a Dead Leaf

a dead leaf

Fall is often looked upon as the end of summer. In fact, as I ride around the area where I live, I see everyone sweeping up the remains of the summer: the leaves on the ground, now brown, yellow, and red. They bag these remnants up and leave them on the curb to be picked up. The trees stand lifeless and the mess which is nature is uncovered for all to see. It is as if we hide behind the fullness of life until our secrets are revealed with the death of a leaf. However, a dead leaf is much more than the end; it is in fact, the future.

I cannot stand the sight of leaves being crushed in the middle of streets under the tires of cars. This unconscious act seems to denigrate the value of death because it is often seen as the end. The leaves have done their job and are discarded, unimportant and we busy ourselves “cleaning up” the mess left behind without thinking of the cost. The trees sometimes seem disgraced in their gnarly nakedness; nothing left to the imagination. However, it is the fallen leaves that hold the future and our lack of imagination the dooms us to repeat the mistakes that we seem to believe justified.

Gardens in the fall do not help. Our gardens have produced and are now left flat and unappealing; the dirt mocking the very labor that we have spent the summer on. The end is all around us and we sweep it into bags and under the eaves of the house. We prune the leftovers almost wishing that no one will notice the seeming ugliness that we uncover.

The fall is not the end, but the beginning. A dead leaf is much more than the end, or even a representation of the end, it is the beginning. In fact, the deadness of the leaf is only an illusion because it is the life that it holds that counts. The dead leaf holds the key to the future. It is such a simple concept; an endless cycle of birth and rebirth, Buddhist in its nature. I picked up a leaf before throwing it into the shredder and looked upon its brown acquiescence. I thought as I threw it into the machine that it was at my mercy. But I was wrong: it is the other way around.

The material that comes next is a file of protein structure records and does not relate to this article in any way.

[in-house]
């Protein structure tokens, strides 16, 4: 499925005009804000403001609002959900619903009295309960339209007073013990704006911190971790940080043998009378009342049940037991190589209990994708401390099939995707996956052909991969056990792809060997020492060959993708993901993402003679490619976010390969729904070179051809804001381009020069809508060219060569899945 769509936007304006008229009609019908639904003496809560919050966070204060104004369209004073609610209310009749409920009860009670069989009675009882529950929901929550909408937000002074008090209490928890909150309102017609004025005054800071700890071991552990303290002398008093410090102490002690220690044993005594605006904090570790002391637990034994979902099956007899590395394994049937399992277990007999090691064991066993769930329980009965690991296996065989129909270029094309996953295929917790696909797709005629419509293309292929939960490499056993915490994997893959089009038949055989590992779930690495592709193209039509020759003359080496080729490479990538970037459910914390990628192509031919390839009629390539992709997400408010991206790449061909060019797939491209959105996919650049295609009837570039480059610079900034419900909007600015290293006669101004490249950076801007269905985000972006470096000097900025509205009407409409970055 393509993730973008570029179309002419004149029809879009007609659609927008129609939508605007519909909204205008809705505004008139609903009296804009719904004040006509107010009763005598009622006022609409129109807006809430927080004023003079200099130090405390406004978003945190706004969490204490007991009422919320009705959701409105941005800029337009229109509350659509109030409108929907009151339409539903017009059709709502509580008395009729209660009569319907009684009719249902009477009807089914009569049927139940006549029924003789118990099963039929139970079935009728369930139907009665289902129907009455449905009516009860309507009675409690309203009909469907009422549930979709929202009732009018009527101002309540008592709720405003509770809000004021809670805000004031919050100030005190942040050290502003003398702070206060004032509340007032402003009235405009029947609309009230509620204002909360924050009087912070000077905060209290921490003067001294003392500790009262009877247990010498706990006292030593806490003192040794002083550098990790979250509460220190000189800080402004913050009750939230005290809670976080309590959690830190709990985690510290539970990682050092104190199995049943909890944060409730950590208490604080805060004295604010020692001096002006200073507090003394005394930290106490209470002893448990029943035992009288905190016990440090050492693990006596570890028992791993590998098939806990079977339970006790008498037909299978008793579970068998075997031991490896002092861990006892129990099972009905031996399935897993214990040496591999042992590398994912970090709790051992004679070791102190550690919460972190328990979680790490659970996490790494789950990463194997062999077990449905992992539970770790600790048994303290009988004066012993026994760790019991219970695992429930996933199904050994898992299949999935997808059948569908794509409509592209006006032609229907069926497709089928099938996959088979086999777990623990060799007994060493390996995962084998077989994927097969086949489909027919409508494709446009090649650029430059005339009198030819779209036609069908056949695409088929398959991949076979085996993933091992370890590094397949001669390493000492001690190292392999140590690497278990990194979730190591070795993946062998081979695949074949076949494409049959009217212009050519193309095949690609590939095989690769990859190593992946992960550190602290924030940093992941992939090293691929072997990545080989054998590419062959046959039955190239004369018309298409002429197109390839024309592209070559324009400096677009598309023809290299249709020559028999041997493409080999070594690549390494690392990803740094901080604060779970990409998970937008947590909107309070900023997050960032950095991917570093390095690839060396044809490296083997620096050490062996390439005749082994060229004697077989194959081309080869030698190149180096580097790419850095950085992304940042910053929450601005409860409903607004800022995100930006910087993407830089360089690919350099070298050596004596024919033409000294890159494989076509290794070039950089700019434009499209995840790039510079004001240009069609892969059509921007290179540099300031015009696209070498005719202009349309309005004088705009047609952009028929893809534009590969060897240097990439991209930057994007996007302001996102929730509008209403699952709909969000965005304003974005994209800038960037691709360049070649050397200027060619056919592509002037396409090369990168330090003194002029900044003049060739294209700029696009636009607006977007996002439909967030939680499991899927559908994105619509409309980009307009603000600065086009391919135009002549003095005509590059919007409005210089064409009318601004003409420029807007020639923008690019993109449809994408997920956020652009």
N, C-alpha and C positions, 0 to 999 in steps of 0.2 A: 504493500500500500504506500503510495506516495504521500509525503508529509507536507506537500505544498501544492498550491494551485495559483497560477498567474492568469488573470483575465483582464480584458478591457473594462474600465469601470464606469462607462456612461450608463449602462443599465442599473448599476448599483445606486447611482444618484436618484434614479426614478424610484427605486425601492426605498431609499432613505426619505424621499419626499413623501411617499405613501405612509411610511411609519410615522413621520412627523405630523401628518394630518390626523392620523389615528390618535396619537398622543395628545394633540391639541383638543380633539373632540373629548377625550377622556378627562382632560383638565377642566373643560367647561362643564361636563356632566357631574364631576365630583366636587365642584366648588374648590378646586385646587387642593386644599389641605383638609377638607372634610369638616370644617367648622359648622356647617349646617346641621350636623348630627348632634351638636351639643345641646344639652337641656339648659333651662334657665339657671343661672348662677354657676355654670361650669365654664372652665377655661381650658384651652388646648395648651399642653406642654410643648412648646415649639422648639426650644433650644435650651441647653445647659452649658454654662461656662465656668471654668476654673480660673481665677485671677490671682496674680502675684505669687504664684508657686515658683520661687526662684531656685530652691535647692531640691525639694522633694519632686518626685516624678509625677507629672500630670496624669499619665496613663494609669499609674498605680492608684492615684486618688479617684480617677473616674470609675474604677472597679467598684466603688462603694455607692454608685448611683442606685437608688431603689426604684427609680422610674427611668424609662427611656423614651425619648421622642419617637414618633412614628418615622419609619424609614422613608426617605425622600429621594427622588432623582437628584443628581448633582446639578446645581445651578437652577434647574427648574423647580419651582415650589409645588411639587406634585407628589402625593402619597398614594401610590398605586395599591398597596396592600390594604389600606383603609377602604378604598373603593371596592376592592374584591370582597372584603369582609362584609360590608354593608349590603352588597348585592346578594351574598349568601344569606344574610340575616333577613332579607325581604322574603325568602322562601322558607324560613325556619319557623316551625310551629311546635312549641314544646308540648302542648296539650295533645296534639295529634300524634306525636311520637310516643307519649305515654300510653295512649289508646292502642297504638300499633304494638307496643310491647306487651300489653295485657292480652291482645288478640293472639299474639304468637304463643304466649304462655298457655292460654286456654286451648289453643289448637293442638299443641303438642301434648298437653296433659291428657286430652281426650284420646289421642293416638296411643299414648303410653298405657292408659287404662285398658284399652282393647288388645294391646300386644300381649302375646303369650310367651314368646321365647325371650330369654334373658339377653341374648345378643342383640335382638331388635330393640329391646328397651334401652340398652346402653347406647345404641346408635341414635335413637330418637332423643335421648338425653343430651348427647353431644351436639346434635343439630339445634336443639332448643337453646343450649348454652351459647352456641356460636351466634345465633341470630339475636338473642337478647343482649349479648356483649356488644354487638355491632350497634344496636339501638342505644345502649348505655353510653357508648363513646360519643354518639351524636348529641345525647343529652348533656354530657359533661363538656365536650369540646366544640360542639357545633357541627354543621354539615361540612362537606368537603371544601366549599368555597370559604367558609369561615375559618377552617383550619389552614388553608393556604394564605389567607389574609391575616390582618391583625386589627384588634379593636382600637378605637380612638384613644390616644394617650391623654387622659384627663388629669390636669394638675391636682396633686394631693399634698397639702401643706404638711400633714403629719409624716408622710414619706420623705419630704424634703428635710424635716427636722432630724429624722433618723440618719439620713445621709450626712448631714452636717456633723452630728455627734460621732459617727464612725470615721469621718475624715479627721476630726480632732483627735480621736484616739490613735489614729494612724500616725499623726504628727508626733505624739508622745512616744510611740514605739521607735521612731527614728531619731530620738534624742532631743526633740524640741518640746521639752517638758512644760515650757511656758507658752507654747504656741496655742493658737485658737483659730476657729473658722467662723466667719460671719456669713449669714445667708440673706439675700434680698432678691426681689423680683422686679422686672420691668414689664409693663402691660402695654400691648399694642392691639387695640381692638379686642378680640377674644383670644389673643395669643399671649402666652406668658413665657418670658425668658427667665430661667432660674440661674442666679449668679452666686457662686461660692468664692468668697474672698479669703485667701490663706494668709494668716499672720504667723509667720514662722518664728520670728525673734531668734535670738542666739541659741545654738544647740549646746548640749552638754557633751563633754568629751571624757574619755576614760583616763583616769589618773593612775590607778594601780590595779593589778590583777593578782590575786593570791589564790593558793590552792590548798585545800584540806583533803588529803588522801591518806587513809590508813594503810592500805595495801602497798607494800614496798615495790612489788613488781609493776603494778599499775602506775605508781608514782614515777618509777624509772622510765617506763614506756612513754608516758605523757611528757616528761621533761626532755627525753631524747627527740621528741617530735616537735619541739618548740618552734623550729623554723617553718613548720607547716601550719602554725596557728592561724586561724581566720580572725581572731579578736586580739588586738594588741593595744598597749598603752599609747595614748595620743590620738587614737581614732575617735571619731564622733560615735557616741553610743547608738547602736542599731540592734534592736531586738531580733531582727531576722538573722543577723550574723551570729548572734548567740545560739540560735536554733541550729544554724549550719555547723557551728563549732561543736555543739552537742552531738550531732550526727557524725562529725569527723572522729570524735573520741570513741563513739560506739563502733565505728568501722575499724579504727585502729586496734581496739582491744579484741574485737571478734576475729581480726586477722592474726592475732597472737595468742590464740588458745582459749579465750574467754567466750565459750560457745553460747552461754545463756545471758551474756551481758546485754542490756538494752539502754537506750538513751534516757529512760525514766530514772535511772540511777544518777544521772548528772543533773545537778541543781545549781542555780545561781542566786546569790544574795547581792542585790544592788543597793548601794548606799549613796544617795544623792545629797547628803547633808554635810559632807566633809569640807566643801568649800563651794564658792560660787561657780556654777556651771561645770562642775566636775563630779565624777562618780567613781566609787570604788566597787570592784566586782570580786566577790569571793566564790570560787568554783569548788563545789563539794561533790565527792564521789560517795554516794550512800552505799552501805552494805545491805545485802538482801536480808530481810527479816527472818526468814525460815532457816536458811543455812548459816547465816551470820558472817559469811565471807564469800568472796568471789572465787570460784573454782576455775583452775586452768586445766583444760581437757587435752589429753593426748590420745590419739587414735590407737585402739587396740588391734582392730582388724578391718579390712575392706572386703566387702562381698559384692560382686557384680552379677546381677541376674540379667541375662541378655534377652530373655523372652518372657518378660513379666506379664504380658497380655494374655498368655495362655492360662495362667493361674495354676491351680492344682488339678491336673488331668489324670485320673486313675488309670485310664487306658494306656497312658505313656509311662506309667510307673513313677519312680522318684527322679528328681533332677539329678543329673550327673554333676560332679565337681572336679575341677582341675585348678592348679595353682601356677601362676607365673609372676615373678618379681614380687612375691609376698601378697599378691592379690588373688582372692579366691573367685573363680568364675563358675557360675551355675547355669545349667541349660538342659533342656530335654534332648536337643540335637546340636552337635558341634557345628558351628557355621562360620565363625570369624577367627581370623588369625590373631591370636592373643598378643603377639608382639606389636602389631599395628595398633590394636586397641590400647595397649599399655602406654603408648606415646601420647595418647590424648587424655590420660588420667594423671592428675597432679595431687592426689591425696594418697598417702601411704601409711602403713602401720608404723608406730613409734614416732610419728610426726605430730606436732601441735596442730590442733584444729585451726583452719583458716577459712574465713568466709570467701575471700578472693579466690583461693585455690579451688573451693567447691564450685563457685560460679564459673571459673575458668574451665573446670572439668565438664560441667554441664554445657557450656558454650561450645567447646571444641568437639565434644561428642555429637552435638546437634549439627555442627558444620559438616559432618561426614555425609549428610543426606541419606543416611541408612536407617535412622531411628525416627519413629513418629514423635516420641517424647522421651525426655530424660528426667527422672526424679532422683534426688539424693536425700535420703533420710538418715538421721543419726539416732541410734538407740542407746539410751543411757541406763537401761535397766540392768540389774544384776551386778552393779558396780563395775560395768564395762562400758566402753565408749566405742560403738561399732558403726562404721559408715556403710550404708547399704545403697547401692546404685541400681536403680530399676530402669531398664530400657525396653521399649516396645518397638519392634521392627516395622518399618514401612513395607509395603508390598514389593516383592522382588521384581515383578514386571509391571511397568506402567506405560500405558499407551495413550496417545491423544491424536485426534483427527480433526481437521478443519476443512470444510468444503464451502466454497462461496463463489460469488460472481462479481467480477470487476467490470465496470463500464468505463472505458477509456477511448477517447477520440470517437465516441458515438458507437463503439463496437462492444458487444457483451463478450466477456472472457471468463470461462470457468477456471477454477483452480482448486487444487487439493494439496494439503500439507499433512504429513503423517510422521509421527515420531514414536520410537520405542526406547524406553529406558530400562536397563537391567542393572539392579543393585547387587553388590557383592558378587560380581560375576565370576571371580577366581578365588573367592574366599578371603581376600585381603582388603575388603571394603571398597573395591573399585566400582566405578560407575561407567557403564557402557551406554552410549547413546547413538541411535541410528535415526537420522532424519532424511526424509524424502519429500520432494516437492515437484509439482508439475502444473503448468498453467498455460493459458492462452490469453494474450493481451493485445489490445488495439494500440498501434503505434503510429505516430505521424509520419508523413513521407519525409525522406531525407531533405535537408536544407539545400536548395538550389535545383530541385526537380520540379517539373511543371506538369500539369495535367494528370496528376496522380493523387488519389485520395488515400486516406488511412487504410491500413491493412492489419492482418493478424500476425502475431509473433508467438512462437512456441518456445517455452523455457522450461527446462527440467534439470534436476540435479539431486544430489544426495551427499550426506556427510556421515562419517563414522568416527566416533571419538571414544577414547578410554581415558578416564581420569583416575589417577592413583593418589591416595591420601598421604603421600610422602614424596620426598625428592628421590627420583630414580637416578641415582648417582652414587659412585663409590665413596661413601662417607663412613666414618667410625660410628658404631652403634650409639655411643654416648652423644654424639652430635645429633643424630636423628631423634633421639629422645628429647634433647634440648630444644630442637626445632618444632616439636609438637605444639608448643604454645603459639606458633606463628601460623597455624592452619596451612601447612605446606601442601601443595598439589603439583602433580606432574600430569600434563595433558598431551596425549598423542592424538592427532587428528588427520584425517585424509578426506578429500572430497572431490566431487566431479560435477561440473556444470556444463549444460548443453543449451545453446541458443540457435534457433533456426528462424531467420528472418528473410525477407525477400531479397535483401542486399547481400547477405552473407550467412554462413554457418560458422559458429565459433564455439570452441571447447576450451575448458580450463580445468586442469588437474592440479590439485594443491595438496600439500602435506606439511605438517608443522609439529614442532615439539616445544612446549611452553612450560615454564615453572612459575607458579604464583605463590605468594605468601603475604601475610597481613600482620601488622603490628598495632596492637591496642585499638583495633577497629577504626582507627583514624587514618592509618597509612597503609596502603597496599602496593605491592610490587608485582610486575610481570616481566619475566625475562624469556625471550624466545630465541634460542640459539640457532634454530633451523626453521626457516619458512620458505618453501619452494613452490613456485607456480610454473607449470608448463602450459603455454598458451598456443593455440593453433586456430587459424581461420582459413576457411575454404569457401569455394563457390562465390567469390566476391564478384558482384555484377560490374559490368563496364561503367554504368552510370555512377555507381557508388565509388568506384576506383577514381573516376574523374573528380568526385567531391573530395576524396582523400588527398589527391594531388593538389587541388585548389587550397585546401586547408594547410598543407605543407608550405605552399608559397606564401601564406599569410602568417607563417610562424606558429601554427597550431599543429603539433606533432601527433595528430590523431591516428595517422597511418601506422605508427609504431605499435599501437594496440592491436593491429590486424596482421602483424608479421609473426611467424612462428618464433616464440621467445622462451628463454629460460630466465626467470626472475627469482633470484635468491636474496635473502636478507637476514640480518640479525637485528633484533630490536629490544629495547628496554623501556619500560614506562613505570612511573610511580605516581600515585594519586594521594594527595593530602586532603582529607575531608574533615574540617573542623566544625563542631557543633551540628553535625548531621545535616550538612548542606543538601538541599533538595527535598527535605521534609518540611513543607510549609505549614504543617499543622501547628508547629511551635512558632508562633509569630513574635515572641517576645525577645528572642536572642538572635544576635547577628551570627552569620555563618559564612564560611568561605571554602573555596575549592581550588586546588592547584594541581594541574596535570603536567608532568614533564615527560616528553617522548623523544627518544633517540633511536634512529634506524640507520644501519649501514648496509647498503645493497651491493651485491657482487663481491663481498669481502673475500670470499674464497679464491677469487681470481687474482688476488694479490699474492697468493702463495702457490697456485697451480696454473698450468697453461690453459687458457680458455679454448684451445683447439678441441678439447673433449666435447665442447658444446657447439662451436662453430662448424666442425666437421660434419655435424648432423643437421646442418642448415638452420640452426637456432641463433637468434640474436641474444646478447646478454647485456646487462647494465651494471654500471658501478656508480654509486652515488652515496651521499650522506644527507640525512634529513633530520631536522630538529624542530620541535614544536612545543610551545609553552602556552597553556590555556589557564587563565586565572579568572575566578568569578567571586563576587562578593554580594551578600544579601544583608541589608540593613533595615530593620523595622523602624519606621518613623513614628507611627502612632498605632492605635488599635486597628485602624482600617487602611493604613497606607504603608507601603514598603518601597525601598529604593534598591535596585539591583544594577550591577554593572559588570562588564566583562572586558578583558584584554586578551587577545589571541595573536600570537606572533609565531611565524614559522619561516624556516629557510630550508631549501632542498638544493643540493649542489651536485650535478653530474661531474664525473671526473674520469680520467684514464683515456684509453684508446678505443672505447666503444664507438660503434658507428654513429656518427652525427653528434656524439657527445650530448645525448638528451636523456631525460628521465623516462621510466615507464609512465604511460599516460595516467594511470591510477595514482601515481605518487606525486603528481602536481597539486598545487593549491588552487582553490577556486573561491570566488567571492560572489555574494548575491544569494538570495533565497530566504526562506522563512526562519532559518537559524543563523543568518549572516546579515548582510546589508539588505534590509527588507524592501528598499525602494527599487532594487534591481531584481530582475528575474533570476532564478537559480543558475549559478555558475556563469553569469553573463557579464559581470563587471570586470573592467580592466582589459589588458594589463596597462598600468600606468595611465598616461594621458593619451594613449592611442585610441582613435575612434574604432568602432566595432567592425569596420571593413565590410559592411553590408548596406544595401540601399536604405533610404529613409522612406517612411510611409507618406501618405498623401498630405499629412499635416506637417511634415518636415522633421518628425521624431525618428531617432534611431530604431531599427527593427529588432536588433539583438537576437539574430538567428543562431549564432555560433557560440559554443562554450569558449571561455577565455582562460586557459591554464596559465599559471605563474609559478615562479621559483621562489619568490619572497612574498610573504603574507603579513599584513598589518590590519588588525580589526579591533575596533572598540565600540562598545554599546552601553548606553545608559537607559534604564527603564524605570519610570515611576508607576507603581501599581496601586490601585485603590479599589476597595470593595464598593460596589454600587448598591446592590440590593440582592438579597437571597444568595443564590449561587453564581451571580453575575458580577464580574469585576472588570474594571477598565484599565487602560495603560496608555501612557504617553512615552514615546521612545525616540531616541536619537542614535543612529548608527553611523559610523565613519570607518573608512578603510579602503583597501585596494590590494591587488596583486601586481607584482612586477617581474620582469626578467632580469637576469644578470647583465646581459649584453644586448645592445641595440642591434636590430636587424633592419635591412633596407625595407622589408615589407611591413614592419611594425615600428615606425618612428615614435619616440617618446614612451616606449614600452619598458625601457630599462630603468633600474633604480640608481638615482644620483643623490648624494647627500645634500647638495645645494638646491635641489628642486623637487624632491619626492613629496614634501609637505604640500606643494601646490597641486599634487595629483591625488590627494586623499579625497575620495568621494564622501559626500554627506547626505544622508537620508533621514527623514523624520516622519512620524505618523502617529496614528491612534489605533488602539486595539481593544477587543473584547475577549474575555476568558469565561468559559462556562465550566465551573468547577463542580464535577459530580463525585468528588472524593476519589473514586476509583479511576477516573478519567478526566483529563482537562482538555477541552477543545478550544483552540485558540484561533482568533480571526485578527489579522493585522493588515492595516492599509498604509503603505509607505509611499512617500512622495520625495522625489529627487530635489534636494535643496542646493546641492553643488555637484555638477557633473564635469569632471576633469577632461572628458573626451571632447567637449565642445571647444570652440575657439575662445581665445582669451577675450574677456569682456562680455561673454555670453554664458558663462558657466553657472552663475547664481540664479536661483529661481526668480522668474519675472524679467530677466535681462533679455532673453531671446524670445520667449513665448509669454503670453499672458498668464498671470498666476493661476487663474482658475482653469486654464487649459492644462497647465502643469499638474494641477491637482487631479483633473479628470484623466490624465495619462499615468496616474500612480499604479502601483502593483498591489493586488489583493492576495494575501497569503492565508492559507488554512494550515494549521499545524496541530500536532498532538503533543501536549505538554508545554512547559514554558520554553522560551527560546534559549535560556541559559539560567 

We are at the mercy of the fall and what it promises us. The fall is in fact the beginning of what will be. The labor of the summer is a direct consequence of our understanding that it is we that are at the mercy of the leaves in the fall. It is they that hold the answers and them that hold our future. Within the thin, crackly membrane of a dead leaf is the necessities of life. If we do not understand this, we are in fact, doomed.

So, grab those black bags that hold so much; rip them open and spill their precious contents over your garden, over your lawn, over your land. Remember, the land will only give back as much as we let it. The dead leaf that you crumple in your hand is a deciding factor not only for your garden, but for our lives. A society that does not value the importance of a dead leaf, is a society that is unable to value the importance of a sustainable life.

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